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Organic Reaches for Higher Growth After Inflation's Challenges

“Some” may not be as good as “all,” but should be much better long-term than “none.” That is how Matthew Dillon, co-CEO of the Organic Trade Association (OTA), views producers’ and consumers’ commitments to organic agriculture.

What is “organic?” The USDA provides this definition:

“Overall, organic operations must demonstrate that they are protecting natural resources, conserving biodiversity, and using only approved crop, livestock and processing inputs. The use of genetic engineering (GMOs), ionizing radiation, sewage sludge and most synthetic pesticides and fertilizers is prohibited from organic production.”

Specifics are key to the industry. Otherwise, a producer could claim to be organic without adhering to the federal standards.  

The OTA lays out how uniformity became established.

“The organic regulations developed from the Organic Foods Production Act (OFPA), were implemented in 2002. Prior to 2002, private and State agencies certified organic practices, but there was no uniformity in standards and therefore no guarantee that "organic" meant the same thing from state to state, or even locally from certifier to certifier. National standards for organic products were desired by both producers and consumers to clear up confusion in the marketplace and to protect against mislabeling or fraud.”

Producers and consumers may not be 100% organic in all their priorities. Transitioning from convention to organic overnight may not be reasonable for many producers, especially considering how higher inflation has taxed consumers over the past few years.

“That’s a lot to ask of a farmer,” Dillon told American Farmland Owner from his Nebraska office.

Dillon takes a realistic view of the future: convince producers to buy into the concept of organic, even partially, and expand from there.

Higher food prices overall for consumers can increase pressure for shoppers to find cheaper alternatives. And organic will likely not be the least costly choice as it can be 10-25% more expensive depending on the product.

“At retail, some shoppers traded down within the organic segment. Ultimately, many just bought less as their pocketbooks tightened,” OTA’s Organic Industry Survey 2024 described.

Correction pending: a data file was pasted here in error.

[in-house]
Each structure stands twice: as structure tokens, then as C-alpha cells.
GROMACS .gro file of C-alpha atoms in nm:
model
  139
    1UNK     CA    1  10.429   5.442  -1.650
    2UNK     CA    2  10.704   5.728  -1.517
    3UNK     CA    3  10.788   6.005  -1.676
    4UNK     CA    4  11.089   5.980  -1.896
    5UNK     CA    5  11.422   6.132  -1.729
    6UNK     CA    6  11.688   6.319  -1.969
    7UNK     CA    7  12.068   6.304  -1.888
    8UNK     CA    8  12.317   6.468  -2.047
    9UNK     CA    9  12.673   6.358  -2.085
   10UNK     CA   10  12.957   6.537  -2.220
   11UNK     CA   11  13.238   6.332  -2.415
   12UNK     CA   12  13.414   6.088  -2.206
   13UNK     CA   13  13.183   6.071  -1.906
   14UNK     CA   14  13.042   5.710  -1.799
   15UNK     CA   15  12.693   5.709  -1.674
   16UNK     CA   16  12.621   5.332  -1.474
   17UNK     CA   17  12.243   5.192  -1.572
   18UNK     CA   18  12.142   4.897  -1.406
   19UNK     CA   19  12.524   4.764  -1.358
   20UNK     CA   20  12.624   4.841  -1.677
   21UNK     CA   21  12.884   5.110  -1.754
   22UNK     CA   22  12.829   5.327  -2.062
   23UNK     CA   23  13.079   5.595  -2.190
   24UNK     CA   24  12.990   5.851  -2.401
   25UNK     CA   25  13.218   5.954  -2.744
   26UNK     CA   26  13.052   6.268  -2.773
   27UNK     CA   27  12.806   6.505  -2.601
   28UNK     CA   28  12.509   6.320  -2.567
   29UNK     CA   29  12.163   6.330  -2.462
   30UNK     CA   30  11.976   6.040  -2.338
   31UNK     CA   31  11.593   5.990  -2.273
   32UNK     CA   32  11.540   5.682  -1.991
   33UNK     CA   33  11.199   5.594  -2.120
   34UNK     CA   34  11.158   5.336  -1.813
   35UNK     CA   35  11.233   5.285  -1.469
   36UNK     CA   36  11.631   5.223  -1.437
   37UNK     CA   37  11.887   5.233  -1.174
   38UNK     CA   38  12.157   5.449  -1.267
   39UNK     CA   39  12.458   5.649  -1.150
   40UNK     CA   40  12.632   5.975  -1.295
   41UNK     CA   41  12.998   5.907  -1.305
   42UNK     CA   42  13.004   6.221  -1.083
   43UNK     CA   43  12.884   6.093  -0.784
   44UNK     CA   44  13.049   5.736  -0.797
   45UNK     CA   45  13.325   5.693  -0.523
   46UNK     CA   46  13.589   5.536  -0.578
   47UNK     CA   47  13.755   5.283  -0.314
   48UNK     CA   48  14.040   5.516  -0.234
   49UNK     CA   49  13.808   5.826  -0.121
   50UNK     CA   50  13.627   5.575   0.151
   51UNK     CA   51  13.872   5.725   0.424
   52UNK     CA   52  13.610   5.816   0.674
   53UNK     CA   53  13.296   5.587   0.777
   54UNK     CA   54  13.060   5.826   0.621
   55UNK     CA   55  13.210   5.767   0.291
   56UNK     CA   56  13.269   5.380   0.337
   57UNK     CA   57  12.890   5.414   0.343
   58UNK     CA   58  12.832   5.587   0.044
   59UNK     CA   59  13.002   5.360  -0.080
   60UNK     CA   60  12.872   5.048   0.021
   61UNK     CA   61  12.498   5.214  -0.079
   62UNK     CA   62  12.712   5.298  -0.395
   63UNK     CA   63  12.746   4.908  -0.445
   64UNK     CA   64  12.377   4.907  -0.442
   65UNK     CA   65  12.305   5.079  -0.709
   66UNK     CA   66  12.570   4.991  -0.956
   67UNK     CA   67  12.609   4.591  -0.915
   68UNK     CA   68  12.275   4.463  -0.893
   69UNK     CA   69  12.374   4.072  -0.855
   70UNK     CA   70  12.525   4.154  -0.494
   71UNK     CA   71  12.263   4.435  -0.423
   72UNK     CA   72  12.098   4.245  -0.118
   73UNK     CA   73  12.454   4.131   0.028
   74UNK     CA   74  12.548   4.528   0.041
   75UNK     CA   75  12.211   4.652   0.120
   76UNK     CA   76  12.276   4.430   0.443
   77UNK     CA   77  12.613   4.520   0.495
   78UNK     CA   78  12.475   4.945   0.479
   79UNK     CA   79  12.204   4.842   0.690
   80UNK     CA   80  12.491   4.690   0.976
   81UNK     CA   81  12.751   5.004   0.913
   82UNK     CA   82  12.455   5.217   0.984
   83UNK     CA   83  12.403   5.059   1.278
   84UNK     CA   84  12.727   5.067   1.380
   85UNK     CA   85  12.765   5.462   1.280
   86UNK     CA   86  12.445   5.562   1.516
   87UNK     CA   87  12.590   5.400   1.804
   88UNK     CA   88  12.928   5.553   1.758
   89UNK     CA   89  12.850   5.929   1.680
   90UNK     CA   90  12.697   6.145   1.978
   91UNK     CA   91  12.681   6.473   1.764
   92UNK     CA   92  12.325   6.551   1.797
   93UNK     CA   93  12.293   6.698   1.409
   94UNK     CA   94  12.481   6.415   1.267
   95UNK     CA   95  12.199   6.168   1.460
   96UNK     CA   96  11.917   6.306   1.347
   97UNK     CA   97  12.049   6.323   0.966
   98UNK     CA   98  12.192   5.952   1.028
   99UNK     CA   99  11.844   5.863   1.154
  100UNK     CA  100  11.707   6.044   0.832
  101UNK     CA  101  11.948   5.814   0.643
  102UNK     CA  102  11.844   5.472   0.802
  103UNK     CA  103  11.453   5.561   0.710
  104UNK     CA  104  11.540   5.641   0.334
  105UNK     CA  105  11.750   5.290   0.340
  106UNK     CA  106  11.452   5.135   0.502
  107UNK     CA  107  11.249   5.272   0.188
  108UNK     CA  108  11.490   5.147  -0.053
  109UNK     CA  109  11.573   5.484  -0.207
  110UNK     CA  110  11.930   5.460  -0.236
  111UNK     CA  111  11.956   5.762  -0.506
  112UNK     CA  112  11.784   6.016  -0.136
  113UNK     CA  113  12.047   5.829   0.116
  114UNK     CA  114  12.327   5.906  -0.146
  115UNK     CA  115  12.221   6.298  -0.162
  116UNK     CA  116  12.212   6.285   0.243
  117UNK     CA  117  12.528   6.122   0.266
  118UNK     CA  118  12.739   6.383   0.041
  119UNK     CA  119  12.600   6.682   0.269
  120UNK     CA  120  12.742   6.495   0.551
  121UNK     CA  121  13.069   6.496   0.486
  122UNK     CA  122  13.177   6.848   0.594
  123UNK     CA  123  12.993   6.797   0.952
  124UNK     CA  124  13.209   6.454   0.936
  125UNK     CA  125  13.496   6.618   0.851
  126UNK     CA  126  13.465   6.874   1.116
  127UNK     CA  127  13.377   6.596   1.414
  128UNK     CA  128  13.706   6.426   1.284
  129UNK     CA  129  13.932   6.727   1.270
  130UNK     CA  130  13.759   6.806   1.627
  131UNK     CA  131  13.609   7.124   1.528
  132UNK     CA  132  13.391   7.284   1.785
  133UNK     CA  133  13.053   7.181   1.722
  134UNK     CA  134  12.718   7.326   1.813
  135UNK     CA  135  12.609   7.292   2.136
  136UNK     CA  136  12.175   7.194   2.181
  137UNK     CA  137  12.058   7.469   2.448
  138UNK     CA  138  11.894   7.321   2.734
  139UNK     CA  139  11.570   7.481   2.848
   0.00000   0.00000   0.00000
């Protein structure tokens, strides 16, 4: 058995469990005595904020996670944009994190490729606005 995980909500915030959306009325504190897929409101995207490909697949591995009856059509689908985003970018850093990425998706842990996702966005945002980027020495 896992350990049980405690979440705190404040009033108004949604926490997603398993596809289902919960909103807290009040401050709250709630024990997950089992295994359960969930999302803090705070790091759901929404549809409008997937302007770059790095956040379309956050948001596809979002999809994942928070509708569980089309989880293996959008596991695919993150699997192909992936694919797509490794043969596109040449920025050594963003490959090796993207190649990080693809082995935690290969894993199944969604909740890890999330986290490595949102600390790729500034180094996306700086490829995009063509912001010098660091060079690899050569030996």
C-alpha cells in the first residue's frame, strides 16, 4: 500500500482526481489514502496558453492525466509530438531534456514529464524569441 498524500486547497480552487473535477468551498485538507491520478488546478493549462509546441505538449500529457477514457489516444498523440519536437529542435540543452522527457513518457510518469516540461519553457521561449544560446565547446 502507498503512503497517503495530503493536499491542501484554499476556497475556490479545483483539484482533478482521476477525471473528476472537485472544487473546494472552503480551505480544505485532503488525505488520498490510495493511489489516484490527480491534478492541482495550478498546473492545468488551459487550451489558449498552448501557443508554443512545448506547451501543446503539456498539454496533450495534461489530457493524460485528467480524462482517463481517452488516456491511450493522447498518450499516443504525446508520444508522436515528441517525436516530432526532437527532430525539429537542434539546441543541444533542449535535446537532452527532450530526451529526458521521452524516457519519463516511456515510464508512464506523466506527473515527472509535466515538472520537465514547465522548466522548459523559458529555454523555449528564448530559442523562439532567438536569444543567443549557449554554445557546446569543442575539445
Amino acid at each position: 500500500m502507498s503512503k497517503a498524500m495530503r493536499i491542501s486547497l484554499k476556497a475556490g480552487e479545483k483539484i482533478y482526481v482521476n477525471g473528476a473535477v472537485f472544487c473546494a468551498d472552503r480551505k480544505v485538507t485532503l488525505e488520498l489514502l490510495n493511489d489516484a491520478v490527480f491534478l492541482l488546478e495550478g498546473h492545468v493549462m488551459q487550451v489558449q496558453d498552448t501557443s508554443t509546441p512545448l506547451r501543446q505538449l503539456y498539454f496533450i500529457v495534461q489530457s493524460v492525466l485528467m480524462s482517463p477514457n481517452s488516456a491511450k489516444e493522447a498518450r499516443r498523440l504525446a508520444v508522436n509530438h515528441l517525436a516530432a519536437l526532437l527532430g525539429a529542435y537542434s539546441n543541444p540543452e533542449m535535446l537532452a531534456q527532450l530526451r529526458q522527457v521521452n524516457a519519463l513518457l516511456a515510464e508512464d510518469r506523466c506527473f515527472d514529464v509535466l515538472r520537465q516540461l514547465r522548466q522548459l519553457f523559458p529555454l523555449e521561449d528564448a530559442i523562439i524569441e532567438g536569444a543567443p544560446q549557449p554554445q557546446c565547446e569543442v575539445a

The survey cited 3.4% growth in the organic industry in 2023. The yearly increase was the second lowest over the past decade.  

US Organic vs Total Store Sales Growth and Penetration Graph

“The path of the organic industry, like many other sectors, from the spring of 2020 to the spring of 2024 could be described as somewhat of a rollercoaster. Still, it appears that the industry has figured out how to buckle up and hold on, or in many parts of the country, to weather the storm,” the survey stated.

Dillon knows that growing organic goods may present additional challenges. Higher costs may be the paramount consideration. So, he doesn’t fret over producers who don’t go all in on organic.

“For farmers there's a three-year transition from conventional to organic,” Dillon explained. “In that transition there's a lot of learning.”

Part of that learning involves understanding the finances. “Sometimes, yields will go down,” Dillon said. “So, there's a cost. We call it the ‘Valley of Transition.’ It's not easy.”

Year four of the transition can provide more economic assurance. “What I encourage farmers is to find business partners who can help support them, find the right technical assistance providers, and do the economic modeling, to make sure you understand.”

And then look forward to that four year. “It looks like in year 4, 5, and 6 to get you back towards not just whole, but even greater profitability,” Dillon said.

LEARN MORE: This research that appeared in the National Center for Biotechnology Information addressed the question, “Conventional vs. Organic Agriculture–Which One Promotes Better Yields and Microbial Resilience in Rapidly Changing Climates?” Read the 2022 study’s findings here. 


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